Monday, May 23, 2016

Honey, What's all That Buzzing?


My husband brought home two more nucs (colonies) of bees
over the weekend to replace the hive we initially lost.  We
ordered two before we found some of the second hive; however,
that hive is not as strong so this should help.

They were pretty agitated after riding in the truck so we used
some smoke to calm them down and transfer them into the hives. 


There are still some in the nuc box, and many in the 
void created by the box ends.  We had to pry them
open and shake them into the hive.  There were a few
stragglers that I shook out and quickly put the lid back on.


We inspected our existing hives and found either the queen
or evidence of the queen (babies).  Hopefully they will build
up their population sufficiently before winter and make 
enough honey to eat until Spring.  We can help them out
with food but it would be good if they made enough themselves.


We are not experienced enough to know everything we need
to know; however, the person my husband obtained the bees 
from turns out to have been in the same industry and they have
mutual acquaintances.  He spent five hours walking my husband 
through his set up (which is extensive) and how the process
should work.  He's been raising bees since he was 16, now in 
this 60s, and offered to help any time- and he is only about 
20 minutes from our house!  

We have about 20-30,000 bees now.  Most of them will not leave the hive; 
however, there are plenty that will. As I was watering flowers yesterday
I noticed that there were several bees circling me, trying to get water.  They
were not aggressive and didn't have any intention of hurting me.  They 
also buzzed me on the porch and wanted to land on me constantly.
Then I realized I must look like a giant flower with my light pink
T-shirt on.  I quickly changed to muddy brown and the buzzing stopped.

The property two lots up is for sale. I sure hope they like bees. 
And chickens, chicken tractors and coops! Up on the ridge top most
of the neighbors, regardless of "subdivision rules," do what they want
and no one complains as long as you don't bother anyone else.  We have
 a pretty good mix here too from carpenters, two nurses, engineer, and 
those that garden and like to build things.   

 More and more people from higher end communities are moving out this way.  
It has gone from pickups to BMWs, probably those that want a more quiet area and definitely the horse crowd.  We have a couple of horse farms, 
one very high tech, on the county road plus people with their own 
horses.   There are three or four $1 million plus properties within 
three or four miles from us.

I am still struggling with some health issues, more on that later but
I start insulin on Thursday.  It may be a temporary situation since
I have done everything right with meals- no cheating and eating donuts
which I dearly miss!  I have found some sugar free cookies that work into
my carb count plus fat free-sugar free pudding in case I have a sweet
craving.  I've lost almost 55 lbs but will need to start exercising every
day once I start insulin so it won't store in fat cells.  I won't have far
to travel since we have almost a complete gym in the basement.
(You'd think I'd use it more since it is only a trip downstairs!)

It should rain most of the week so a good time to get started!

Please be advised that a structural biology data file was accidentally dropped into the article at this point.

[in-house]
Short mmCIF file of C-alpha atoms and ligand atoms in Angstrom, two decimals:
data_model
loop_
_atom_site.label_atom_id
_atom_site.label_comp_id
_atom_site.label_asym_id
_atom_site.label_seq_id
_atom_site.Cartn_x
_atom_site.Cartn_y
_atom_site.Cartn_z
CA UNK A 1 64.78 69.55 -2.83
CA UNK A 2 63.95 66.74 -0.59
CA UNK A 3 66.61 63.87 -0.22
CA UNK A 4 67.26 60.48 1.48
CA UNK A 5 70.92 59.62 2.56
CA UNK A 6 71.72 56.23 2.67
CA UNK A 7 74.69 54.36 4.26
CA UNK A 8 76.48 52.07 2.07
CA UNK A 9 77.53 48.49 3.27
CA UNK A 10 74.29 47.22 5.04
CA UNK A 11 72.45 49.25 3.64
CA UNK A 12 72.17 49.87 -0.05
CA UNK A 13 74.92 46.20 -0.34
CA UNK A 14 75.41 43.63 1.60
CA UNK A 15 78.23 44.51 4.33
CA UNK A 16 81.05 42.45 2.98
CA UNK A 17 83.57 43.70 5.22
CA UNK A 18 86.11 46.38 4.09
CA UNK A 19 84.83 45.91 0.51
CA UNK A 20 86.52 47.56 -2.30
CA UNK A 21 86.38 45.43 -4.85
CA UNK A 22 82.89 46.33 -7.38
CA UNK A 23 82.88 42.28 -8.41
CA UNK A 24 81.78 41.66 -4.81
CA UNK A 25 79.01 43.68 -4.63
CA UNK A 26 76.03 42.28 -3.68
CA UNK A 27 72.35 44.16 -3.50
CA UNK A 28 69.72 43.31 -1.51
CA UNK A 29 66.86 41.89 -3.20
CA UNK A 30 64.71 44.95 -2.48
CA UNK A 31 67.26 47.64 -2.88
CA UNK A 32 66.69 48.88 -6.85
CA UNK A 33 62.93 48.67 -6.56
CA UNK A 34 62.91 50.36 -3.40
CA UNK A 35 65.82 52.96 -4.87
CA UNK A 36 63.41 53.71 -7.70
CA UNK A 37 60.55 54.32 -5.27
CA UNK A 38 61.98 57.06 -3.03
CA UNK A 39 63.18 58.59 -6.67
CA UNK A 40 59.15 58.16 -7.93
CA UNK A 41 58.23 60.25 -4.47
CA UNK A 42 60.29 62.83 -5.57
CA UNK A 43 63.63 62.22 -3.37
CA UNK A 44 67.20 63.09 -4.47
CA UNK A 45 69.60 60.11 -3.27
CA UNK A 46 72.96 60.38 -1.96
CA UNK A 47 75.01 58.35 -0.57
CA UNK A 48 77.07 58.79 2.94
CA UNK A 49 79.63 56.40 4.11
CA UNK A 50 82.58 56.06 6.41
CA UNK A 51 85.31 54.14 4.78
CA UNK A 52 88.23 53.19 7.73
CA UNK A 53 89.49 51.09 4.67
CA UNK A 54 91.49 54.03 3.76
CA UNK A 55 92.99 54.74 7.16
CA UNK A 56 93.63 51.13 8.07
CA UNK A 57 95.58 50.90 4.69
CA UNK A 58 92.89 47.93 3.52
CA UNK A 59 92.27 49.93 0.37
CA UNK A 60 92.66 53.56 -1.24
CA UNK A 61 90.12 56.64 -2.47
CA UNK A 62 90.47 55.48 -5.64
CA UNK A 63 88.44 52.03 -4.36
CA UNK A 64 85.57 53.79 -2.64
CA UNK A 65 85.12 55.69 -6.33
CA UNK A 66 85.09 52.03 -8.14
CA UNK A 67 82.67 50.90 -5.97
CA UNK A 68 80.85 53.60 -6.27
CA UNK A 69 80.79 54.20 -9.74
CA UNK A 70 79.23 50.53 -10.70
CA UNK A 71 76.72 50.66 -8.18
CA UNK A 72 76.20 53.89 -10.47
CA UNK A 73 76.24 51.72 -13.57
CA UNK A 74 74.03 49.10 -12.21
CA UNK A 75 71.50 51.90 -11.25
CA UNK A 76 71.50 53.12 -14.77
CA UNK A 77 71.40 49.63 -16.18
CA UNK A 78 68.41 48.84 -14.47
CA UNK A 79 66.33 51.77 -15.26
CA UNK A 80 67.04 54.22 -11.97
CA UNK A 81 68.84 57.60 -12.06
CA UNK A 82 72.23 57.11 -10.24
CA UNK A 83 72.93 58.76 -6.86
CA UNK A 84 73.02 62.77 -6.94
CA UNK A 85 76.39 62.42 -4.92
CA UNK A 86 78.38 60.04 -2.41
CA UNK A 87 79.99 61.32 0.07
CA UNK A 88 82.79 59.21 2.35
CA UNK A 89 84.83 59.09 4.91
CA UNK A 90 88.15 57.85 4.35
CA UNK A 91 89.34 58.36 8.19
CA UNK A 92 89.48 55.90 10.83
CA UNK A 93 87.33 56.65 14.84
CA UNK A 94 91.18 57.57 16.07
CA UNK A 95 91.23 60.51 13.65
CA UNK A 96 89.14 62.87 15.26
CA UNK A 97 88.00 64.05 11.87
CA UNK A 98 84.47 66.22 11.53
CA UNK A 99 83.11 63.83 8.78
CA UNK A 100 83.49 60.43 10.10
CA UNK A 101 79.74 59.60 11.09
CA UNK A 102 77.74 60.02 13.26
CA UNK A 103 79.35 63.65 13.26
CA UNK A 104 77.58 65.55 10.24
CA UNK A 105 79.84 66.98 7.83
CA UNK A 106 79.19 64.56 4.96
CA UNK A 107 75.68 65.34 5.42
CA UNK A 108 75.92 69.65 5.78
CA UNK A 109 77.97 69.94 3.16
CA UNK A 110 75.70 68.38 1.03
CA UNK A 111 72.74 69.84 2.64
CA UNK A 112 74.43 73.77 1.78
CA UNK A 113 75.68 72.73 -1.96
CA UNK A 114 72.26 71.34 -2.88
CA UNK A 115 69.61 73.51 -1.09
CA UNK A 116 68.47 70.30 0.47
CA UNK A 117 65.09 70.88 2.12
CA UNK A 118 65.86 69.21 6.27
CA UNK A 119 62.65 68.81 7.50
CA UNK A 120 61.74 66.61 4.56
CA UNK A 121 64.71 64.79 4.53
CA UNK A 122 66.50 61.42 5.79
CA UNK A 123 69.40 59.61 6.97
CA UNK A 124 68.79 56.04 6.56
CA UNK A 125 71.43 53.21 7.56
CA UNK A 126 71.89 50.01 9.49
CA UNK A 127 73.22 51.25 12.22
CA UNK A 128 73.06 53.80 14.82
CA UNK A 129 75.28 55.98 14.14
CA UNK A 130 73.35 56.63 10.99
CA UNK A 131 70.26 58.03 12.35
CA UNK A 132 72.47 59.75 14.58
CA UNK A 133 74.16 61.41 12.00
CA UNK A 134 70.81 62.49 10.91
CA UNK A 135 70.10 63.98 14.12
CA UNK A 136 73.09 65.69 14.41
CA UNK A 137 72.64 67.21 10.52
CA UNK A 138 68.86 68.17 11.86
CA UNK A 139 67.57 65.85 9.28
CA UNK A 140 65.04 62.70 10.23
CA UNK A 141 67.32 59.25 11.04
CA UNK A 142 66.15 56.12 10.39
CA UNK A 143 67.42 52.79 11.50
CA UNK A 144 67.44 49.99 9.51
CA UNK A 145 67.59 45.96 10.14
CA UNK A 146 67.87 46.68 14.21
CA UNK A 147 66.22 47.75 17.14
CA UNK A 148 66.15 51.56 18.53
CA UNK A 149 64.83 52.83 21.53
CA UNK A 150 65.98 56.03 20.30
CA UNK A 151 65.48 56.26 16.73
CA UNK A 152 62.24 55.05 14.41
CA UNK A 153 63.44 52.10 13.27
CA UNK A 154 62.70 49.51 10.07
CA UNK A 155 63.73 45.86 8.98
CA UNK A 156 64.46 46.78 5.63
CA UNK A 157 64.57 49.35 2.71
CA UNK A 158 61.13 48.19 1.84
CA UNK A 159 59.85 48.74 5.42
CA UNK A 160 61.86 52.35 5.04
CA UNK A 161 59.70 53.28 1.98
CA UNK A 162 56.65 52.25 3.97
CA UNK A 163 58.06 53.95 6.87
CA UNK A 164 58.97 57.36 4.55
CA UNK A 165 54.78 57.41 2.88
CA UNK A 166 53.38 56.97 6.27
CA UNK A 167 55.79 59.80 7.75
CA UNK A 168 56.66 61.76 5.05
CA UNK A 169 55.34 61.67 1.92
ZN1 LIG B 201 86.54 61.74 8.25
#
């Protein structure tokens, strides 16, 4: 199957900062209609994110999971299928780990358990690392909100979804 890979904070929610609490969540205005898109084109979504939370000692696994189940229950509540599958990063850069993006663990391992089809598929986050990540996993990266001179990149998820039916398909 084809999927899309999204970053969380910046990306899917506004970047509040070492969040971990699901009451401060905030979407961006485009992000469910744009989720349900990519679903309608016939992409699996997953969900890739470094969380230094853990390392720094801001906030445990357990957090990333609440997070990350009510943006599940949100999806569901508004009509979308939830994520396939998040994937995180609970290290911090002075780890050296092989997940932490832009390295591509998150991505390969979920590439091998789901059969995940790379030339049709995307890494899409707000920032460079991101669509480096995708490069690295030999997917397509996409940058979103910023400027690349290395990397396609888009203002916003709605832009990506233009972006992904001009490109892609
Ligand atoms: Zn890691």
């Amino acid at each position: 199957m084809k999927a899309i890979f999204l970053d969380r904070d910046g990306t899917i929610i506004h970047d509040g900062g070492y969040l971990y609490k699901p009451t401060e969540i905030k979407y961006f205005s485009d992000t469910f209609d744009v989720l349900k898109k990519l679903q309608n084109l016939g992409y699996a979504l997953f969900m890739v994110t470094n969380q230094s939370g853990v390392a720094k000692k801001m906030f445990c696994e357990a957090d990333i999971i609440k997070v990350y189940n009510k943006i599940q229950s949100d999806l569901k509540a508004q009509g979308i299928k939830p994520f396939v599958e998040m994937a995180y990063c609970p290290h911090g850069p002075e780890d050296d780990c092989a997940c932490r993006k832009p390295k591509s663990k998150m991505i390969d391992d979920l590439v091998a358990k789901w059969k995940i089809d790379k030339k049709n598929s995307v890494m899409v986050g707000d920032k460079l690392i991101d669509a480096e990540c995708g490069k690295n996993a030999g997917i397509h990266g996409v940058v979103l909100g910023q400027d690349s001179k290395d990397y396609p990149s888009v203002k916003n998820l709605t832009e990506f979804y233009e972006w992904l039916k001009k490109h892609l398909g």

7 comments:

LindaG said...

It is great to have someone to talk to when starting a new project like yours.
Good to know the 'higher end' people have horses, no complaints about smells then, at least. It is always sad when farmland is lost to subdivisions. Especially if you get a fussy one that won't let you do anything without permission.

*hugs* on the health issues. Hubby had his pacemaker bumped up, but seems to be doing slower. Hard to explain. He is on insulin now, too. His mother and grandmother (probably others, but that is all I know about) took it, too. He was told to take his before bed. Weird.

Anyway, God bless and have a wonderful week!

Gorges Smythe said...

Congratulations on the weight loss; it's no fun giving up the things that we love (and that are killing us).

Harry Flashman said...

When the hoity toity crowd starts moving in, that's trouble. They seem to be more inclined to get a lawyer, and less inclined to talk things out, than normal people are. I hope they don't start hassling you about "covenants."

Sorry to hear about having to deal with health problems. I can sure sympathize. About all you can do is just soldier on day by day.

Lady Locust said...

How exciting! Bees are on my someday list. Maybe everybody else will be a pro by the time I get started so I'll have lots of resources :)

Manny said...

That looks fascinating. I would love to raise bees, but I bet I would become a human pin cushion. :)

My continued prayers on your health Kathy. I had a little outpatient thing myself today, but nothing life threatening. It's on my blog.

Laura Ingalls Gunn said...

Thank you so much for giving a helping hand to ensuring our precious pollinators continue. Thank you so very much for joining us at Thoughts of Home on Thursday. Have a wonderful holiday weekend.

Powell River Books said...

It's good you have a mentor so close by. Our town is changing a lot with new residents leaving the big city of Vancouver BC to find less expensive houses and a quiet place to retire. We are a resource based community with lots of logging. They don't understand that and there are lots of anti-logging protests. We have good logging companies in our area that use excellent reforestation practices, but that doesn't seem to mean much to some of the newcomers. - Margy